A.M.D.G. 6th Sunday of O.T
As a Christian Community, we try to always see and feel and experience what is
happening in the world and in our own personal life against the background of what God has done for us in Jesus Christ. So, we are a people of hope, a people of joy, a people of action. As a Christian Community, we gather together to celebrate the Good News of Jesus Christ: that God loves us and wants us for His own. Together, we continuously raise the question, "How do we respond to this Good News? What do we do about it? How do we apply it for our life, make it our own?"
Students of the New Testament know that the teaching is divided into two parts. One is
the "kerygma," which is the announcement of the Good News. The other is the "didache," which is the instruction on what we do about it. Often the language of the New Testament Lessons sounds confusing to us. We hear the "kyrygma" announcement of the Good News that God loves us -- we understand it perfectly. The language is clear. But when we hear the "didache" -- the instruction on how we are to respond -- the message sounds garbled. It has no more meaning for us than baby talk, or babbling. One point at which this is likely to occur is when we hear Jesus' introduction to the Sermon on the Mount. This is part of the "didache," the instruction.
Jesus, assuming that we have heard the announcement of the Good News, is telling us how to apply it for our life, how to make it our own. He is telling us how to become fulfilled, "blessed" persons because of it. Christ begins each Beatitude with the word "blessed." What does it mean? The New Testament Greek word for "blessed" is "makarios." The Greeks called the Island of Cyprus "Makarios Island" because its climate was so good and the growing conditions were so right that a person could live a fulfilling life there. How blessed you will be, how complete you will be, how whole will you be, how fulfilled you will be, Jesus is saying in the Beatitudes --if you do certain things in a way that can make God's Presence real in your life. You will be a blessed person, Christ says in the first Beatitude, if you are poor. What does that mean? Luke's version of this Beatitude says it directly: "Blessed are you poor; the Reign of God is yours" (Lk. 6:20). But we're fighting poverty these days. We don't want to be poor. Someone has said, "During the course of my life I have been rich and poor, and I can tell you from personal experience that rich is better."
Down deep inside we believe that. The word Jesus uses for poor is a heavy one. It
means absolute, total destitution: utter poverty. That becomes a problem, until we realize that Christ is not telling us to aspire to total, utter destitution. Matthew's version of the Beatitude reads, "Blessed are the poor in spirit, for theirs is the Kingdom of Heaven" (Mt. 5:3). Jesus is saying that everything in life that has any meaning to us is ultimately dependent on God, the Source of life. And the person who is most blessed is the person who recognizes how poor, how empty she or he is apart from God. This instruction, even when it is made clear to us, does not go down easy. We are a proud people. We are proud of our self-reliance, proud to be called "self-made" men and women, proud of our dream of winning at any cost. Therefore, when we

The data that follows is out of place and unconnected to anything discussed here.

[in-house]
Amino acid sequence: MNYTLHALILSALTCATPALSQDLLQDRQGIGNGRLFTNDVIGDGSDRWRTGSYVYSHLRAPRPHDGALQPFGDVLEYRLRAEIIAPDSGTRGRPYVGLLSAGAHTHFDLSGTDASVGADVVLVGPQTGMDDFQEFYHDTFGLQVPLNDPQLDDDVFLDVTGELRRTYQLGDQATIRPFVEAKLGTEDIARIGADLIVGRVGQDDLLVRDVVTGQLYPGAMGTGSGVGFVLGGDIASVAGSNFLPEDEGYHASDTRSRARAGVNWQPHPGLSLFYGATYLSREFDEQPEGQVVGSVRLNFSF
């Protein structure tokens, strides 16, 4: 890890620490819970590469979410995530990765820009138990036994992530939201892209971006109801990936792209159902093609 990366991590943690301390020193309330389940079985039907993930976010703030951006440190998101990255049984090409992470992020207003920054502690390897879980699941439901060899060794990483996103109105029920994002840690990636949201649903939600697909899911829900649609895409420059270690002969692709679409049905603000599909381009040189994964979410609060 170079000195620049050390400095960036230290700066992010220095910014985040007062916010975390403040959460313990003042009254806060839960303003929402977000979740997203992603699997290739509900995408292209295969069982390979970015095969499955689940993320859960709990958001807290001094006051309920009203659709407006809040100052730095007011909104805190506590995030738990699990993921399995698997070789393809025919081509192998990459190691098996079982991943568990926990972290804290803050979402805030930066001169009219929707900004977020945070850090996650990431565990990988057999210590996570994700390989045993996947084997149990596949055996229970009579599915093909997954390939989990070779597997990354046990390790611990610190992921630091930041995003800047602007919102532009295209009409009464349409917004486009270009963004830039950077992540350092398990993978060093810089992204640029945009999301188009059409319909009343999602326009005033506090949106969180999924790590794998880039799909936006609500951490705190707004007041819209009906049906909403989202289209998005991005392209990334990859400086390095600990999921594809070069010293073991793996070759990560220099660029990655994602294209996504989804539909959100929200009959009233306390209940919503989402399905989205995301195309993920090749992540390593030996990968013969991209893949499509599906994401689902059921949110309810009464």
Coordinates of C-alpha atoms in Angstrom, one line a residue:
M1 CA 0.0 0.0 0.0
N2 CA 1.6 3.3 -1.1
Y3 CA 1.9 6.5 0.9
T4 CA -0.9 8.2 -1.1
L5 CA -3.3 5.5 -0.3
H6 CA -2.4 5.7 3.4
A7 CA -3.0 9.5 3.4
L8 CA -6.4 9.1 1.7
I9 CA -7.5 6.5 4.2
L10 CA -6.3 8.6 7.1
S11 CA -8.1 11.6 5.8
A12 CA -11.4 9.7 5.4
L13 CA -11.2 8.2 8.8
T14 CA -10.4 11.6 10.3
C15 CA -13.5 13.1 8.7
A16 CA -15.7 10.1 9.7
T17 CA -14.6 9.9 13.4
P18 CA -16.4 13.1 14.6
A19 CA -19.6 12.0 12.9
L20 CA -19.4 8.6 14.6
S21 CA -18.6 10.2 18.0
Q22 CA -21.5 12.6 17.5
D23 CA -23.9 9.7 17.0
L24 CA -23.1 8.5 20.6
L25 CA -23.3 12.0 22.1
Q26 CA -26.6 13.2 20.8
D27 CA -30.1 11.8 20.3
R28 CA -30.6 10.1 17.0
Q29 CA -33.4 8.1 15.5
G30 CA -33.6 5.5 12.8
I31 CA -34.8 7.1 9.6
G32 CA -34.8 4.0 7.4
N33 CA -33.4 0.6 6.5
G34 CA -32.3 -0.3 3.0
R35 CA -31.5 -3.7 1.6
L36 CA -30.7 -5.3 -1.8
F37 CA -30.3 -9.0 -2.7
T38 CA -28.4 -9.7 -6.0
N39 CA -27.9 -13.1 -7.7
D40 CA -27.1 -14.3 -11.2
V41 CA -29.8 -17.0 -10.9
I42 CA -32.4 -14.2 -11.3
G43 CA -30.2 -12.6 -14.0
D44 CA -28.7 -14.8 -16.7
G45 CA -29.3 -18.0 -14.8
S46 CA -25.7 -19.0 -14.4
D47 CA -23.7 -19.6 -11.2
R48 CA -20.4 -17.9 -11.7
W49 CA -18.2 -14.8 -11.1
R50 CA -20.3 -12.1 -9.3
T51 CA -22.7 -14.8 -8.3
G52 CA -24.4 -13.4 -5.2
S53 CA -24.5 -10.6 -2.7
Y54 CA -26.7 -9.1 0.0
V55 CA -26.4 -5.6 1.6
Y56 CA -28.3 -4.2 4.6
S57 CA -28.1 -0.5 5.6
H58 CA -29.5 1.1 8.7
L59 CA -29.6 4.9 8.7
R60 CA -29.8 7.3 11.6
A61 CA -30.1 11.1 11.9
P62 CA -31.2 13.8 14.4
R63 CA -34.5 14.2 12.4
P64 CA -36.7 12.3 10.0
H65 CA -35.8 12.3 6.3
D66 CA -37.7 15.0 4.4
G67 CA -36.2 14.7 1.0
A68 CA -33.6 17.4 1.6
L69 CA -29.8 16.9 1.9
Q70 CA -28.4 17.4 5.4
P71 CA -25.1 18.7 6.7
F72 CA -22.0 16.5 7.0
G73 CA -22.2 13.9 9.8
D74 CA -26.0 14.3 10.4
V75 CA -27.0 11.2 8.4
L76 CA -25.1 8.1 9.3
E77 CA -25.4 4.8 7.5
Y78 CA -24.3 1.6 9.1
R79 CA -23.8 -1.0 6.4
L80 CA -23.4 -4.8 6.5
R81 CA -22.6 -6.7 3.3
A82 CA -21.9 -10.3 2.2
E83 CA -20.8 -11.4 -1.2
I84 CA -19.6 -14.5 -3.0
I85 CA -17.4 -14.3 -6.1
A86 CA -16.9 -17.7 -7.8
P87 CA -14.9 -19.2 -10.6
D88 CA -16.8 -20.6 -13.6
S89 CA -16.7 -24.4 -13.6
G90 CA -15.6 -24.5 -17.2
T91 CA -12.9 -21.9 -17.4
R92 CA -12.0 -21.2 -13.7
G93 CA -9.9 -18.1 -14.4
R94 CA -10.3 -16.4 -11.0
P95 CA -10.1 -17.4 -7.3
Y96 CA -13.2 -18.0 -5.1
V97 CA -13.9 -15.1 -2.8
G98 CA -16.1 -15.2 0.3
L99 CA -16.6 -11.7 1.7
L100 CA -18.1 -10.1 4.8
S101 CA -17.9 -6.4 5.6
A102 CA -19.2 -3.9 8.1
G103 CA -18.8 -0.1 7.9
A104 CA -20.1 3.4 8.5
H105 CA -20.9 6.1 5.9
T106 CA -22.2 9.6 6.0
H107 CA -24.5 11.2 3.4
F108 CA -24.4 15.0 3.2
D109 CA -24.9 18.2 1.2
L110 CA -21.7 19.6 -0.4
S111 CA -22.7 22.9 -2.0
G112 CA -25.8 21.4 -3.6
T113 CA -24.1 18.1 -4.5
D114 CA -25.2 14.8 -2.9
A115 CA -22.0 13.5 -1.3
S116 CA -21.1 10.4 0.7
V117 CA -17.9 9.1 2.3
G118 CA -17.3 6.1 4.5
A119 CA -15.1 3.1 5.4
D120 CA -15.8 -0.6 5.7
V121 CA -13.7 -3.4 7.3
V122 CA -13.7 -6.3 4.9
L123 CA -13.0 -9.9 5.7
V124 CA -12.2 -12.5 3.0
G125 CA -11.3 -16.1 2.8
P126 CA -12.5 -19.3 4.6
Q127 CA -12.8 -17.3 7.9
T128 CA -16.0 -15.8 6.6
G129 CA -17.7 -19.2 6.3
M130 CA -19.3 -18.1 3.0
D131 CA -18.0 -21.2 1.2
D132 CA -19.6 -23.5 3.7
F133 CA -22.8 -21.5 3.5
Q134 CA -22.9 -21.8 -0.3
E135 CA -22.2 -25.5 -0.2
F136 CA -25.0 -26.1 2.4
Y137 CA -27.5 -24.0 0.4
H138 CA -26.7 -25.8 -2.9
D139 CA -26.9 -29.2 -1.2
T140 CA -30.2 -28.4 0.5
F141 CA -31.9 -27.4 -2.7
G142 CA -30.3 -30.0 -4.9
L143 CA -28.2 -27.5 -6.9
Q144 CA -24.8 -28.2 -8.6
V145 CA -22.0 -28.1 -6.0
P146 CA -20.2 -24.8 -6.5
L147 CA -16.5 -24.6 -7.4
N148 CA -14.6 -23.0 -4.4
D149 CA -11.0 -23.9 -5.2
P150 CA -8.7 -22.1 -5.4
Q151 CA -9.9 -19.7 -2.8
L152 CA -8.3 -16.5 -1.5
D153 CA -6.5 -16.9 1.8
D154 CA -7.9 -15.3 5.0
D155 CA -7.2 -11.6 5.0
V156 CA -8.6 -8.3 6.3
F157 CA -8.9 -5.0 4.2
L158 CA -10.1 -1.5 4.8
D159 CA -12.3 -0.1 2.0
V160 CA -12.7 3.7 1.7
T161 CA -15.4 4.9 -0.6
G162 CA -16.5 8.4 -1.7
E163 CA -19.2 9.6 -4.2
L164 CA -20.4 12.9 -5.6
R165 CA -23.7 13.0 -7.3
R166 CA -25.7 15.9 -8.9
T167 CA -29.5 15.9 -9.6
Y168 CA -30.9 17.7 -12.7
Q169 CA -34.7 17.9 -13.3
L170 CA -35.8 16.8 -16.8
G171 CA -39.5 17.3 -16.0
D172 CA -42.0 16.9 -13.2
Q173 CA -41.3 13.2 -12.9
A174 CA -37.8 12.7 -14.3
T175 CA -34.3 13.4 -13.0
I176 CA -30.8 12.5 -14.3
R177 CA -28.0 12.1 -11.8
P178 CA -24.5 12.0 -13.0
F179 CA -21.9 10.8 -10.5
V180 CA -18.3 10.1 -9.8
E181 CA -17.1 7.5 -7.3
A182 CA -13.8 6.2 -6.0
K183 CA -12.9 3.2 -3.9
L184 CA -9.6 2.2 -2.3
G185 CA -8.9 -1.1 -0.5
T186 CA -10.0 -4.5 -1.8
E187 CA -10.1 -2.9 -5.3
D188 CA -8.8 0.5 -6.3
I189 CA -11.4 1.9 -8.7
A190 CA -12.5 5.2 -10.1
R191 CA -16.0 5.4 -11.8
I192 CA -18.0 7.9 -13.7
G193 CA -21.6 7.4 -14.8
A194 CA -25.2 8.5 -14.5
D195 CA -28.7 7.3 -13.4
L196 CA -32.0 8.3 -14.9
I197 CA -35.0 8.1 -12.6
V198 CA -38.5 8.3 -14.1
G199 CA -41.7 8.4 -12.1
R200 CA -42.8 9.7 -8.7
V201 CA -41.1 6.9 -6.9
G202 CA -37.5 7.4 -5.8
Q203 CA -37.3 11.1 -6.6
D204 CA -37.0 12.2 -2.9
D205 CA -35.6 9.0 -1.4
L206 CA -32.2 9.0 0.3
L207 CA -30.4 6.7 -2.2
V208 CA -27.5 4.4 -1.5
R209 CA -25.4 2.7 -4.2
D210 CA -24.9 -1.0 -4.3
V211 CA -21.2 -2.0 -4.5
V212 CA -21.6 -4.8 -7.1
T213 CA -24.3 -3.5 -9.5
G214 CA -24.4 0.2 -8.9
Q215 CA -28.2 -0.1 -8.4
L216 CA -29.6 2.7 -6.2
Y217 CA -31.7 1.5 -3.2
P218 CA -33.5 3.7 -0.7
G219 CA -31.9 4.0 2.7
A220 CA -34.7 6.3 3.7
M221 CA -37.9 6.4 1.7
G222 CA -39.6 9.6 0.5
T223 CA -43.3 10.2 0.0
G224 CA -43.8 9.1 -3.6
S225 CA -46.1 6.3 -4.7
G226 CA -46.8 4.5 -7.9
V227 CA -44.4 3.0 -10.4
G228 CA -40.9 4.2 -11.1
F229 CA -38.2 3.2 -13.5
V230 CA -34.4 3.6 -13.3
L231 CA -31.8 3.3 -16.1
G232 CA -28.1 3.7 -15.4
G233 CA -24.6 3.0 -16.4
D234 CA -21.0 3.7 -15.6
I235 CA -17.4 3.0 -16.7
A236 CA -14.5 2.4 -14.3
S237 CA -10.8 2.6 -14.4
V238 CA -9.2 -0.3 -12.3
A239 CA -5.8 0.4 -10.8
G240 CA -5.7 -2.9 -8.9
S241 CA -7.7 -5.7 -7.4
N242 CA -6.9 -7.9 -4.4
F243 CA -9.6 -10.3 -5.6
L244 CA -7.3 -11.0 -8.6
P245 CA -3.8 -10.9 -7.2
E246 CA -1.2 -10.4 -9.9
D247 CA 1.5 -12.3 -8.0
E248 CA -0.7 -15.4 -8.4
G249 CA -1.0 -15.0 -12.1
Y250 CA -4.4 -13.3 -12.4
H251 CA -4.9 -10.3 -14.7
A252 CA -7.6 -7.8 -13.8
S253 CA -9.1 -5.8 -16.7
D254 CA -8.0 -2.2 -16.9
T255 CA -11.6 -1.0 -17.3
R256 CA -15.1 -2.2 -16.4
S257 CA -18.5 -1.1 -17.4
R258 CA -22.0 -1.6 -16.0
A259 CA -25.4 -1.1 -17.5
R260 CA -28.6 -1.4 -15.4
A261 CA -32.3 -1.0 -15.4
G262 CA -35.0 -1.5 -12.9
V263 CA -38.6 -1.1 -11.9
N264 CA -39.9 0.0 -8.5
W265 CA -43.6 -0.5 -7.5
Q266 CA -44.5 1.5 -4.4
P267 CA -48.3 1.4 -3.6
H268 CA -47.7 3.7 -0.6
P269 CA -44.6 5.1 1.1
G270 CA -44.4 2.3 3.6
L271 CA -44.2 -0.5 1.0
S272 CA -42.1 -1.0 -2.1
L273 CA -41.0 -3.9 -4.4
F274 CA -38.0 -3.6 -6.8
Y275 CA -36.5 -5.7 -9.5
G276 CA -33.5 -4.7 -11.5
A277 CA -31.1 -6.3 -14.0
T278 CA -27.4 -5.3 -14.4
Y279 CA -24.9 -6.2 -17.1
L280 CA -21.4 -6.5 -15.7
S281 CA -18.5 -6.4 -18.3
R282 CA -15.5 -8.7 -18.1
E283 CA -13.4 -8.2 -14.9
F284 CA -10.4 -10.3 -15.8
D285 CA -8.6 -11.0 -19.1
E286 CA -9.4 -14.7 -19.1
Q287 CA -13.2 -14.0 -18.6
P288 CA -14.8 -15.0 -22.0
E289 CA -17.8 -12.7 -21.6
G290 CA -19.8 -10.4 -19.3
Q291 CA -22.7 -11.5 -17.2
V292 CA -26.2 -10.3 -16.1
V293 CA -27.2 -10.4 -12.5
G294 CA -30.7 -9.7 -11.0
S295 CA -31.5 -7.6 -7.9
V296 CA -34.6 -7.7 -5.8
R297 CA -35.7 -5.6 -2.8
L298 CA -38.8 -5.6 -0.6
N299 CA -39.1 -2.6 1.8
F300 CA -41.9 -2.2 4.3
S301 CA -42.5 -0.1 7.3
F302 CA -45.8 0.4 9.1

hear Jesus saying that it is necessary for us to admit our poverty, our helplessness, our
emptiness, there is something inside that cries out "No! I am not conditioned that way. I am the master of my fate." But if Christ is to be believed, the only way we can begin to find wholeness of life is to empty ourselves of self-centeredness, egoism and pride and throw ourselves upon the Power and the Love and the Grace of God.
Blessed are the poor ... blessed are the poor in spirit ... blessed are those who acknowledge their dependence on God for their life and their way of life, both; the Reign of God is theirs. We might help ourselves to understand this teaching if we think about an ostrich egg. Ostrich egg symbols are hanging from the ceilings of most of the Christian Churches in the Middle East. The story of the symbolism is that when the mother ostrich lays her egg, she buries it in the sand, and very carefully covers the spot, disguising it so that none of her enemies will be able to find it. The trouble is, the egg is so well hidden that if the mother ostrich takes her eye off the spot, she too will lose it. So she stands staring with absolute, undistracted attention at the spot where she has buried her egg. The life of the baby ostrich depends totally upon her doing this, and nothing short of killing her will force the mother ostrich to look away. Thus, the ostrich egg symbol is placed in the Churches in order to remind the worshippers why they are there. They are there to look at God with absolute, undistracted, undivided attention. Nothing Is to cause them to look away from God. Jesus will not let us use anyone or anything as an excuse for taking our eye off God. Jesus will not let us use our spouse or our children as an excuse. Jesus will not let us use our career or our job as an excuse. Jesus will not let us use our longing for passing pleasure as an excuse. Jesus will not let us use our ambition for security as an excuse. Poverty of spirit is to will one thing. Just as that mother ostrich looks at the place where she buried her egg so we will look at God and nothing will pull usaway.
And the Reign of God will be ours! The Kingdom of Heaven is ours! That is Christ's clear, unadulterated message. And if it still sounds strange to you, if you are still hearing it as so much "baby talk, or babbling," there is something in your life that is pulling you away from the Lord God Almighty.
Deacon Tony Martucci Homily for the 6th Sunday in Ordinary Times
A.M.D.G. 6th Sunday of O.T